Ethiopia gave the world Coffea arabica, the species that produces most of the coffee we drink these days. Today, the country is the largest African producer of Arabica coffee. The crop is the backbone of the country’s economy – some 15 million Ethiopians depend on it for a living.
But the effects of climate change – higher temperatures and less rainfall – could take a toll on the country’s ability to farm this treasured crop. Climate data shows that rainfall in Ethiopia has declined by almost 40 inches since the 1950s. And the frequency of droughts has increased in recent years, affecting coffee growing regions as well.
Ethiopia could lose from 39 to 59 percent of its current coffee-growing areas to climate change by the end of the century, according to a new study published in Nature Plants.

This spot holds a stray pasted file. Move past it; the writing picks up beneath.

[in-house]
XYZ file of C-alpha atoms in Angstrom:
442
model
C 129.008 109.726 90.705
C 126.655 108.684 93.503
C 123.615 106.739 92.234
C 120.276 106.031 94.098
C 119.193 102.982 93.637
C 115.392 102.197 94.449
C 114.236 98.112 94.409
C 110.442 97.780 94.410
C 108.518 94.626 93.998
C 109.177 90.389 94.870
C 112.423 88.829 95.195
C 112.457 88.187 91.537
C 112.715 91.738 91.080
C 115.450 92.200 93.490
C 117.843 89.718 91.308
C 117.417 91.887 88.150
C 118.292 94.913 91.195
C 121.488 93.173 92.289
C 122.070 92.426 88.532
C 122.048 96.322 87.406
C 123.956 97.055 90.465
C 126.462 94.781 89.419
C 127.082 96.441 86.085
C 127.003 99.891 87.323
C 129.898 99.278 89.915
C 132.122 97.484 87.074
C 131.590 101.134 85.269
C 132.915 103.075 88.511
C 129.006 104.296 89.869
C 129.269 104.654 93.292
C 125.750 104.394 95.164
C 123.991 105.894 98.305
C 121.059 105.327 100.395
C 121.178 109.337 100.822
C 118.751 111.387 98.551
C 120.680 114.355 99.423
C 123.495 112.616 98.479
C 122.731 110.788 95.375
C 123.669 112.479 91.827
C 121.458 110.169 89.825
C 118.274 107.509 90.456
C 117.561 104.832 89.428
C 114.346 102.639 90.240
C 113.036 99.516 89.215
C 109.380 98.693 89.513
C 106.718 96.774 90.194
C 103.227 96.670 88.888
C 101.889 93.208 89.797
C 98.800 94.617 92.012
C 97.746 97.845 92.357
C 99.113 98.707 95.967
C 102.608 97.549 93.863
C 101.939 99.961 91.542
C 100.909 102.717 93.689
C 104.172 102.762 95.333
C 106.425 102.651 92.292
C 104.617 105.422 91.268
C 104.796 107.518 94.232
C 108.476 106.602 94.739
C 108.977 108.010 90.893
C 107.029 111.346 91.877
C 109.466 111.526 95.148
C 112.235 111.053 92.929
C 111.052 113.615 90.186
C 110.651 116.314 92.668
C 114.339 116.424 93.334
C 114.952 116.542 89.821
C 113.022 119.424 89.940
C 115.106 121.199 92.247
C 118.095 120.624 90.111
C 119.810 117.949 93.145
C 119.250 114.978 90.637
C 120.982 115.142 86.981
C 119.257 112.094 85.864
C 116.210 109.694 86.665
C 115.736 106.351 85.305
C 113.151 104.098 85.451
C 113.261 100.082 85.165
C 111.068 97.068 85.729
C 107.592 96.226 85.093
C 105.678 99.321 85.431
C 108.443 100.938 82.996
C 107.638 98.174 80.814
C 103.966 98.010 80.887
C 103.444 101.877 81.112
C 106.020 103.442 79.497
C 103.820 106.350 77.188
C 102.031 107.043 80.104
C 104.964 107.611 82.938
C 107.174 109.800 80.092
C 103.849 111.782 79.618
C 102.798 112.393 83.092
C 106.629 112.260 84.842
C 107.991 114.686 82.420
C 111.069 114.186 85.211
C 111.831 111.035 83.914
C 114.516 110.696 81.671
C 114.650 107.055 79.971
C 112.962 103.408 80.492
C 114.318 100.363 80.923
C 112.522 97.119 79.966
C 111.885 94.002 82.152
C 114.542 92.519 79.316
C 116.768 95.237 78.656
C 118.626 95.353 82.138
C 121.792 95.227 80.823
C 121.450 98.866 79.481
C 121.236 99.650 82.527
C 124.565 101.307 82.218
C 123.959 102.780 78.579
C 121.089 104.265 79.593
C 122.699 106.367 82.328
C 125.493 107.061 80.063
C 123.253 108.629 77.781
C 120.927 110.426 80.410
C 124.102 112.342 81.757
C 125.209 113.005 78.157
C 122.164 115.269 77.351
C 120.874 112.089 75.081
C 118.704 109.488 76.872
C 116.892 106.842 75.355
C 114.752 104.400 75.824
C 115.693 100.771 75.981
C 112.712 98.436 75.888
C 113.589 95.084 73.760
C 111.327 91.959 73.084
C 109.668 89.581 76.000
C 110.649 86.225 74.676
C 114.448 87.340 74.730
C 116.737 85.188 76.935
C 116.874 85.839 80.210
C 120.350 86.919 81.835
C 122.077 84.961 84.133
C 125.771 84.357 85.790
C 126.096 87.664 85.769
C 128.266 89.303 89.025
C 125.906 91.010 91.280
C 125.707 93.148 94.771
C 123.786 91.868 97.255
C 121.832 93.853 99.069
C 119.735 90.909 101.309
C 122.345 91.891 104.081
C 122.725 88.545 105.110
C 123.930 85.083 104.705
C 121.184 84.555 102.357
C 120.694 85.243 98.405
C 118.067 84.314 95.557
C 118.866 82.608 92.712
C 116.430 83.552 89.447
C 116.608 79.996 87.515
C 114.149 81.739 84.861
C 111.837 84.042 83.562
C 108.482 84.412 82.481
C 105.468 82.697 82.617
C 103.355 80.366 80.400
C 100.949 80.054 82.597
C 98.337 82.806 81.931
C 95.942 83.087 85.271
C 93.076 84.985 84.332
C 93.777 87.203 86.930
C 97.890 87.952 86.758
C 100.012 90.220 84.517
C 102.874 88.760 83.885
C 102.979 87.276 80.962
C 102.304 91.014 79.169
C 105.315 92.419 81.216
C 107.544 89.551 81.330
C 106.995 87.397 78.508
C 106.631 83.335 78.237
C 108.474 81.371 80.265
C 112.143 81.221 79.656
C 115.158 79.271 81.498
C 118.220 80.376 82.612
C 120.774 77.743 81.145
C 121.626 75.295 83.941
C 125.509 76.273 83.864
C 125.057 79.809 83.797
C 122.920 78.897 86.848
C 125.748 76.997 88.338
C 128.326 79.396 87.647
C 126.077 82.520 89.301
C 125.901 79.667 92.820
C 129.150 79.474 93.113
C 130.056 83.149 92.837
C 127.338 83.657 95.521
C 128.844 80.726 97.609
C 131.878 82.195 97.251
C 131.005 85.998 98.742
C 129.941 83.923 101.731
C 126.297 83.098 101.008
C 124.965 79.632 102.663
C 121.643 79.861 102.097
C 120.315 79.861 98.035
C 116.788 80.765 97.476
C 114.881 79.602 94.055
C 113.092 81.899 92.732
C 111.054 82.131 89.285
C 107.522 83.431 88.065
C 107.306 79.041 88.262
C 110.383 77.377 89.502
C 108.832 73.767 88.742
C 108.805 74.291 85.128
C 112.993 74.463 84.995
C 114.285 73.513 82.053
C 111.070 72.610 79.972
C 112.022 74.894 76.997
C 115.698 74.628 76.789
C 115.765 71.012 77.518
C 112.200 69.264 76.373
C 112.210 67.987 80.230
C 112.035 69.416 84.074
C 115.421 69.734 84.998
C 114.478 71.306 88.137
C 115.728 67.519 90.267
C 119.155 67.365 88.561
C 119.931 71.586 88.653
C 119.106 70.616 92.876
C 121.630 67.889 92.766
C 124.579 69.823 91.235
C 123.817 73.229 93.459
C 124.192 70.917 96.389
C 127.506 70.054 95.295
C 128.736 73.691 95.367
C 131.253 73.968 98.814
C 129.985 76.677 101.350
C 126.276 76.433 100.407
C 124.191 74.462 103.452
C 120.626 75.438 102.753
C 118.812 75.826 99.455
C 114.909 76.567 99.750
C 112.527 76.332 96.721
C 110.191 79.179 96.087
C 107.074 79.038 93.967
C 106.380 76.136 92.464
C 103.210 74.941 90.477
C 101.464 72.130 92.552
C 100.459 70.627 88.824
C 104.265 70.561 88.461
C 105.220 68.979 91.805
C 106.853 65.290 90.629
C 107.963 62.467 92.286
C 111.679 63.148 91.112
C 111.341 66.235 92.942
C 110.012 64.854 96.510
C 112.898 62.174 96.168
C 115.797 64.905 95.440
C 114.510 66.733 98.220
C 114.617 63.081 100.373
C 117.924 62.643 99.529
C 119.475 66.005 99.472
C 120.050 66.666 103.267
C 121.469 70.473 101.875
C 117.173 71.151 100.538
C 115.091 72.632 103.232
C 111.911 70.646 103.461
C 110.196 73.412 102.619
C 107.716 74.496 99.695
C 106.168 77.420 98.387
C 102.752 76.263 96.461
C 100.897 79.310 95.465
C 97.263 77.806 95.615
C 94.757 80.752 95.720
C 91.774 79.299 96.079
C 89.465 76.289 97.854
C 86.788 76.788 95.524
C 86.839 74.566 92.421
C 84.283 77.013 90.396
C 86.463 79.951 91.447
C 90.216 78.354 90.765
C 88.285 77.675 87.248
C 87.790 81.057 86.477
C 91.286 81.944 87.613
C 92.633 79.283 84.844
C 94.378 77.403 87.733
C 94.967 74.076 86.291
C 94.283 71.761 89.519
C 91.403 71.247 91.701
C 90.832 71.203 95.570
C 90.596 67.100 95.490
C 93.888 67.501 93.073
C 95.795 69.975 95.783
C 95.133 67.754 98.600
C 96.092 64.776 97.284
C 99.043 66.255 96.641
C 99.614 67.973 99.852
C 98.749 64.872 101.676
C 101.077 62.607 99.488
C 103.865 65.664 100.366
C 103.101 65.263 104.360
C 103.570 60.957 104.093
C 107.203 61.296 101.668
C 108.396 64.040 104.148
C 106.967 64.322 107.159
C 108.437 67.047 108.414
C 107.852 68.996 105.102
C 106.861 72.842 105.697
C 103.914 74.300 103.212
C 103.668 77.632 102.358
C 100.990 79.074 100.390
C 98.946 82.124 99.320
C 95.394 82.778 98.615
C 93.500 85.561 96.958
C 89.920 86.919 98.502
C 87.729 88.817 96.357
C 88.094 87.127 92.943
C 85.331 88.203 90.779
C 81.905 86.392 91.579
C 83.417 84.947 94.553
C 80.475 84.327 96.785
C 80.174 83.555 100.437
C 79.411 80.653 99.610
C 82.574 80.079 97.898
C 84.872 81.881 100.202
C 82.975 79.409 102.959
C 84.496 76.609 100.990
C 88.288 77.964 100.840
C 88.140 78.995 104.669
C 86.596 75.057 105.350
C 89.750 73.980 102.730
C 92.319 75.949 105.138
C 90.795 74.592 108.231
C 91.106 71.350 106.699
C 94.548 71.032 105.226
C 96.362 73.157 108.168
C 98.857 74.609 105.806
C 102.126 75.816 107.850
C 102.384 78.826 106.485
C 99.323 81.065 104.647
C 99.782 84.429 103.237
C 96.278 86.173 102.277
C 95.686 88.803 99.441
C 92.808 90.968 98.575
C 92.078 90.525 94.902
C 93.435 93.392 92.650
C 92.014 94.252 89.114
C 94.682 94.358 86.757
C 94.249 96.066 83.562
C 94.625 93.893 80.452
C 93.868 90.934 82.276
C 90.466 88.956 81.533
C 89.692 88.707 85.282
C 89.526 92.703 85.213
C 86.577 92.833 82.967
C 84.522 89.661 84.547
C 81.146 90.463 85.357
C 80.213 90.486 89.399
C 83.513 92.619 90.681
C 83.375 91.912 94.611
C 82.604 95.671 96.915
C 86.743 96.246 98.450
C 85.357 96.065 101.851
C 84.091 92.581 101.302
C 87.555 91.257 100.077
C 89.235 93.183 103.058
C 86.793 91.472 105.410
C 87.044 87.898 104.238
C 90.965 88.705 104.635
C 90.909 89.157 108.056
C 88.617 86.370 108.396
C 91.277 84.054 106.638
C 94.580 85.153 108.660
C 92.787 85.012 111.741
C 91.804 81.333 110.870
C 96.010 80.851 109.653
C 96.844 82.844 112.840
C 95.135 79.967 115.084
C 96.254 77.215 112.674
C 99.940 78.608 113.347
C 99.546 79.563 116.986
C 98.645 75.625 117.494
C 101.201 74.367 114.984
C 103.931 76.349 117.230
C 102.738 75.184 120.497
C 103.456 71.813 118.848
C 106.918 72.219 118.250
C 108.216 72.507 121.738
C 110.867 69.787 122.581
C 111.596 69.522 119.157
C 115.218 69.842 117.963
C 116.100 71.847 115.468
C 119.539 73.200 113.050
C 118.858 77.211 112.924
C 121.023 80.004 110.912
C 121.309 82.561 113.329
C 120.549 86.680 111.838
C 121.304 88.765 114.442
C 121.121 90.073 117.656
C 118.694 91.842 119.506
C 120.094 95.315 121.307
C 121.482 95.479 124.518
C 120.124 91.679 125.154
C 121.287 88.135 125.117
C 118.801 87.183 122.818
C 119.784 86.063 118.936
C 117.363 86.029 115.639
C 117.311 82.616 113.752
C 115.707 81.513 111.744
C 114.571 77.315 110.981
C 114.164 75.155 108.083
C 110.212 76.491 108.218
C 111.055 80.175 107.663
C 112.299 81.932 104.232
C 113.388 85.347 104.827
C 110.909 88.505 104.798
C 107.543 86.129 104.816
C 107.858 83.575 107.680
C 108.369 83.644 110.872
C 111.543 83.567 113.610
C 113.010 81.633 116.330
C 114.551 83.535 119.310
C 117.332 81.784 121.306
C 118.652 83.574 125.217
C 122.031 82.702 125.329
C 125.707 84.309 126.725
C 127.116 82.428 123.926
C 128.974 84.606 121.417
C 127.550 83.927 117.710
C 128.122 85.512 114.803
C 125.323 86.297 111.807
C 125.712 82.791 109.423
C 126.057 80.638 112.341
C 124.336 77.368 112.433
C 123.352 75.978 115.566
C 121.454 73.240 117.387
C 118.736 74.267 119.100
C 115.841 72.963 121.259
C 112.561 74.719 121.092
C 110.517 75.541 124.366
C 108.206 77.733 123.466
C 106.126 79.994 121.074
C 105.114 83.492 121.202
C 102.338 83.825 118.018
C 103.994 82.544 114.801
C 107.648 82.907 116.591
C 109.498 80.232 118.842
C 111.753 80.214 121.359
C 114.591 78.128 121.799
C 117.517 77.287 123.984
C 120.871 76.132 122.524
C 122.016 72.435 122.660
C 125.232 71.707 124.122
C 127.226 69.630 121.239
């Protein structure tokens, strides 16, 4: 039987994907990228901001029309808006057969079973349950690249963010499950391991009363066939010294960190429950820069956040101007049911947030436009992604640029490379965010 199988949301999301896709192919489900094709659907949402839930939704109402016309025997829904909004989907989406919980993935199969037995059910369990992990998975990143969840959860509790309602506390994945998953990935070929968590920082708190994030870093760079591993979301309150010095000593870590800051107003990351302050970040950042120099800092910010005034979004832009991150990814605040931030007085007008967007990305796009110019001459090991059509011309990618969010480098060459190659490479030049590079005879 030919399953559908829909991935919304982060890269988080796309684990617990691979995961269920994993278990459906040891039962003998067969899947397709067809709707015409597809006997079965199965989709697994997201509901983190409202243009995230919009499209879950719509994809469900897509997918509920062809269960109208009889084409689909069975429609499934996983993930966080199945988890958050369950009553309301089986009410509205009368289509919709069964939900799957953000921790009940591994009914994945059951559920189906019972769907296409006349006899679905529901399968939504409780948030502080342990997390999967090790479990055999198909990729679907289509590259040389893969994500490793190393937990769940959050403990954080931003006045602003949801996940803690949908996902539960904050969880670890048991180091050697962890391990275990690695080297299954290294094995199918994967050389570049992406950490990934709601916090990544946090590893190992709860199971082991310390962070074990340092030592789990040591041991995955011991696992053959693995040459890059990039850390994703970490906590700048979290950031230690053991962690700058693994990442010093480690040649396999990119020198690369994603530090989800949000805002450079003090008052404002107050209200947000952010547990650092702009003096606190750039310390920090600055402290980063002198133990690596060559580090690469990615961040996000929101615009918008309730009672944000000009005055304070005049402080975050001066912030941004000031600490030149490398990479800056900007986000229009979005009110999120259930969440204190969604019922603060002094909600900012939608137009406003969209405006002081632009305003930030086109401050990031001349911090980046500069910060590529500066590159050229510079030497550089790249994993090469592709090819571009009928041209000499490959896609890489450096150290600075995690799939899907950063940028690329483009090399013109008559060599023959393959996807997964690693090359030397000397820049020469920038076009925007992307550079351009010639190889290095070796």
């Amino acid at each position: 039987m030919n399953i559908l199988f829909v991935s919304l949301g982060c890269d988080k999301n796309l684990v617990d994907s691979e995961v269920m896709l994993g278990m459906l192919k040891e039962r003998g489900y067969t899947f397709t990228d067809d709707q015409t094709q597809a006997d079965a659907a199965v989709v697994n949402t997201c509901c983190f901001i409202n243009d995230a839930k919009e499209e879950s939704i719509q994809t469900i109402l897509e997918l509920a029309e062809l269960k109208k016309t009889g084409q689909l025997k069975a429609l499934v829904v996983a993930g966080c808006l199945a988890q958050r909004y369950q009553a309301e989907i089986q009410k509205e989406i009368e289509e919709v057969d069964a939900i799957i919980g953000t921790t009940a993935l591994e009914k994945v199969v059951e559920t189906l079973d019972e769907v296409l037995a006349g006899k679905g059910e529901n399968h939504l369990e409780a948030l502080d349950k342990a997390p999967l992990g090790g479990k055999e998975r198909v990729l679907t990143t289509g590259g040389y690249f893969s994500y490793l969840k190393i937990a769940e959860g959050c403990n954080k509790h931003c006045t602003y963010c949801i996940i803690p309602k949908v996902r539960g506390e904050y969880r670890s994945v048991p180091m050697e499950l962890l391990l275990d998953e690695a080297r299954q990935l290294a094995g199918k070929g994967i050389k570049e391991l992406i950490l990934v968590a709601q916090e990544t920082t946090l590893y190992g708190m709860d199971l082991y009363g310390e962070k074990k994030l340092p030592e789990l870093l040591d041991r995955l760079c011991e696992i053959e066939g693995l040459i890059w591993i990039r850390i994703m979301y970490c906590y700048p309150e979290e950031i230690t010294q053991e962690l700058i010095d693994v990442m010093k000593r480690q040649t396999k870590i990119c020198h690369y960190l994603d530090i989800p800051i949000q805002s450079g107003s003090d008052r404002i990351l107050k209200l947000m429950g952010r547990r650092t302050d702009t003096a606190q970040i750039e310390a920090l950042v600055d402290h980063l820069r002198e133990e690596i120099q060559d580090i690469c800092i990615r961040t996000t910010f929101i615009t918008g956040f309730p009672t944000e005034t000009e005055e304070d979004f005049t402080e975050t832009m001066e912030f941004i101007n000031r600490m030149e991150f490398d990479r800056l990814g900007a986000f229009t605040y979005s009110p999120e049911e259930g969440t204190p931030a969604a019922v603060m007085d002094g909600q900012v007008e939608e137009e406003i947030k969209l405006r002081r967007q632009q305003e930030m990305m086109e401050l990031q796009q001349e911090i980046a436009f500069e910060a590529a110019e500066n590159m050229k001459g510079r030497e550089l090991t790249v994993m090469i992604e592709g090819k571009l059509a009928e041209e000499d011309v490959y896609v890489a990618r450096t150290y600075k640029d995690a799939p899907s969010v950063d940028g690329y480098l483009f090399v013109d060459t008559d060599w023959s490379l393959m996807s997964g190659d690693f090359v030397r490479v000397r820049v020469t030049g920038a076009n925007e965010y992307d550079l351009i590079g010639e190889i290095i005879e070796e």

Ethiopian coffee farmers are “on the front lines of climate change,” says Aaron Davis, a scientist at the Royal Botanic Gardens, Kew, in London, and one of the study’s authors. He says many coffee farmers have told him that they are experiencing less frequent harvests.